So one final point on this. To go back to what you said, if the cottage industry after 2020 is about geographic polarization, I think the coronavirus might have a lot to do with this. To speak bluntly, there were terroristic threats to multiple governors this year from rural America because they didn’t want the cities and the government treading on their rights. However silly some elites might think those objections are, or however silly they might be in reality too. If the Republican party can continue to capitalize on that anti-elite sentiment, even when Democrats run a candidate like Joe Biden, who tries to cater to them in rhetoric and in this air that he carries himself with, it’s … Well, two things. Again, it’s worth considering how the Republican party continues to thrive in our geographic system of representation. But it also probably, at least it makes me really worry about partisan antipathy starting to really intensify with its geographic … I’ve been up since 3:00 in the morning. Geographic component too.

Matt Grossmann: But let’s end there because obviously we did have the president last night say that we make complaints about the votes needing to be stopped counting where he was ahead and count until the end where he was behind. I guess, how worried should we be? On the one hand, it looks like the result is more likely to go against Trump than not. But there are threats to democracy associated with how elections are interpreted, how elections are fought after afterwards. So, where are we on that and how worried should we be?

G. Elliott Morris: Well, this goes back again to something we were talking about with this red shift earlier in the conversation. Your listeners will know the political science pretty well on this, but the threat of violence against your partisan opponents when you don’t get what you want out of your government is sort of at least a recent high. I guess we don’t have a whole, really [inaudible 00:59:49] of too historical a view of polling on tolerating violence against Democrats if they win the election or Republicans, if you’re a Democrat and maybe the two party popular vote goes a different way than the electoral college. So again, it’s at least a modern high. That’s concerning, especially if you have a president who stokes those divisions for his own personal gain.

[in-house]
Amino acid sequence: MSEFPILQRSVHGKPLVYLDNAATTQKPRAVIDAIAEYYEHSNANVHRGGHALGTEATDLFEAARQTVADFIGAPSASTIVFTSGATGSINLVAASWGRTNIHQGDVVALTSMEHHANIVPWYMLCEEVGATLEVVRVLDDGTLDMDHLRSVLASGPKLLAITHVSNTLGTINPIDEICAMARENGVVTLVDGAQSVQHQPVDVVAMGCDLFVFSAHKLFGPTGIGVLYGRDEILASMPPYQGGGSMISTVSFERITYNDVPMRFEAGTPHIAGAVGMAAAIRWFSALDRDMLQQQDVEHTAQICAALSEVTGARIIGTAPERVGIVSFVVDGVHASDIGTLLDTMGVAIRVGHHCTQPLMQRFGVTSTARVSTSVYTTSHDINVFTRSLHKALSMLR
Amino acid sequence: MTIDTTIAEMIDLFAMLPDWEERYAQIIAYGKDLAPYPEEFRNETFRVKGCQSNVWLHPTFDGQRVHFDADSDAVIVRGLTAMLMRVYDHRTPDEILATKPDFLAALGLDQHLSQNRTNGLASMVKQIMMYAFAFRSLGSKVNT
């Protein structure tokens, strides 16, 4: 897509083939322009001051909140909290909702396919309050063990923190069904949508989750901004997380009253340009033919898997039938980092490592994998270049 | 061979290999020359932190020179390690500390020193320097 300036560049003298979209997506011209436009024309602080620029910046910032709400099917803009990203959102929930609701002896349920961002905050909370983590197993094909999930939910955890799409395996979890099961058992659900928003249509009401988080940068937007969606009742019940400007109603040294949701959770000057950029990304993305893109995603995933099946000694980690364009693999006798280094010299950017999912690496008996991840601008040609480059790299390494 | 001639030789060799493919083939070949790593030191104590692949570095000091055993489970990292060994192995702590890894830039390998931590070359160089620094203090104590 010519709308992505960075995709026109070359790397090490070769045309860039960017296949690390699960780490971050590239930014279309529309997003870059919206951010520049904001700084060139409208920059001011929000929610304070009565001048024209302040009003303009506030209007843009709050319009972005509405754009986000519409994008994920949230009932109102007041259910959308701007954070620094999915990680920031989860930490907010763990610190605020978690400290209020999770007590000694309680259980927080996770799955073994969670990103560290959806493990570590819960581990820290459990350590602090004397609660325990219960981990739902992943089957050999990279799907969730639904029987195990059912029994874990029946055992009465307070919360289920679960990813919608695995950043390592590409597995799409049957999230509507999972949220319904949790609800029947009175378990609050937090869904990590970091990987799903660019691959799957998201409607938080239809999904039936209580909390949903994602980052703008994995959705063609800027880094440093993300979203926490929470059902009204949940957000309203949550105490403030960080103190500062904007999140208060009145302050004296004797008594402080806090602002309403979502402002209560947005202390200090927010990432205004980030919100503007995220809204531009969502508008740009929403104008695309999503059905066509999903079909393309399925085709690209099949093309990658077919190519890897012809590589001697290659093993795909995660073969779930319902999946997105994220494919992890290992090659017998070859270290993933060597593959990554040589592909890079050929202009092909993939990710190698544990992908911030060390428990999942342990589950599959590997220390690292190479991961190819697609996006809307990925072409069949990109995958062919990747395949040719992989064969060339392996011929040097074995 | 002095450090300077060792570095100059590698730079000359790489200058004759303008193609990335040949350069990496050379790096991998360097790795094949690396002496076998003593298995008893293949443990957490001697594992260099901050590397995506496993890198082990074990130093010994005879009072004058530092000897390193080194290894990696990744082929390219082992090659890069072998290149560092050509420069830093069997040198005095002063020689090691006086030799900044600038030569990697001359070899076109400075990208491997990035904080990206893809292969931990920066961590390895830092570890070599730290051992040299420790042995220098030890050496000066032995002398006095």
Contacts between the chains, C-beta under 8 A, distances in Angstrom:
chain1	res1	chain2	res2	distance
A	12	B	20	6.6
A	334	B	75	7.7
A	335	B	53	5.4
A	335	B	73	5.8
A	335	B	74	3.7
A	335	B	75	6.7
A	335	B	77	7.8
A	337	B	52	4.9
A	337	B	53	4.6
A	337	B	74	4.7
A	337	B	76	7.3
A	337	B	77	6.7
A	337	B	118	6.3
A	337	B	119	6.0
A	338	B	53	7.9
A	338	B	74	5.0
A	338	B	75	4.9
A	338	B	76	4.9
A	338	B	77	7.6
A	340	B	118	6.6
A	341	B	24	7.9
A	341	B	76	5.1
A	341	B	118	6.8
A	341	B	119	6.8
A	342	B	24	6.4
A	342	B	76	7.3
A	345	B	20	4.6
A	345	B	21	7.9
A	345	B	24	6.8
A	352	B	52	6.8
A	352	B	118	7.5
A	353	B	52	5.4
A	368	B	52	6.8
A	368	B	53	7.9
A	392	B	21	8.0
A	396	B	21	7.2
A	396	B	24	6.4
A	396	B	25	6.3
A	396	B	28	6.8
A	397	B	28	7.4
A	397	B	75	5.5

If what we’re predicting happens and Joe Biden wins the presidency, I’m probably more concerned about those threats than I would be if Donald Trump was still in power placating those voters. Now there are some downstream effects. He might lose a little bit of this microphone, his bully pulpit if he’s not the president, but it’s not conspiratorial to worry about these things. But now I am approaching the end of my skis with political science, so I’d hand it back to you.

Matt Grossmann: So, we will continue learning about the election in the days ahead. I want to encourage everyone to subscribe to, well, The Economist overall. I’m a decades long subscriber, but also the checks and balances newsletter that Elliot puts together. And we’ll look out for the book on polling. Does it have a name yet?

G. Elliott Morris: It’s called No Margin for Error, tentatively.

Matt Grossmann: All right. We’ll see if No Margin for Error, we stick with that by next year. Thanks. Thanks for joining us on light sleep. And everyone else, we’ll see you next time on The Science of Politics. Thanks so much.

G. Elliott Morris: Pleasure.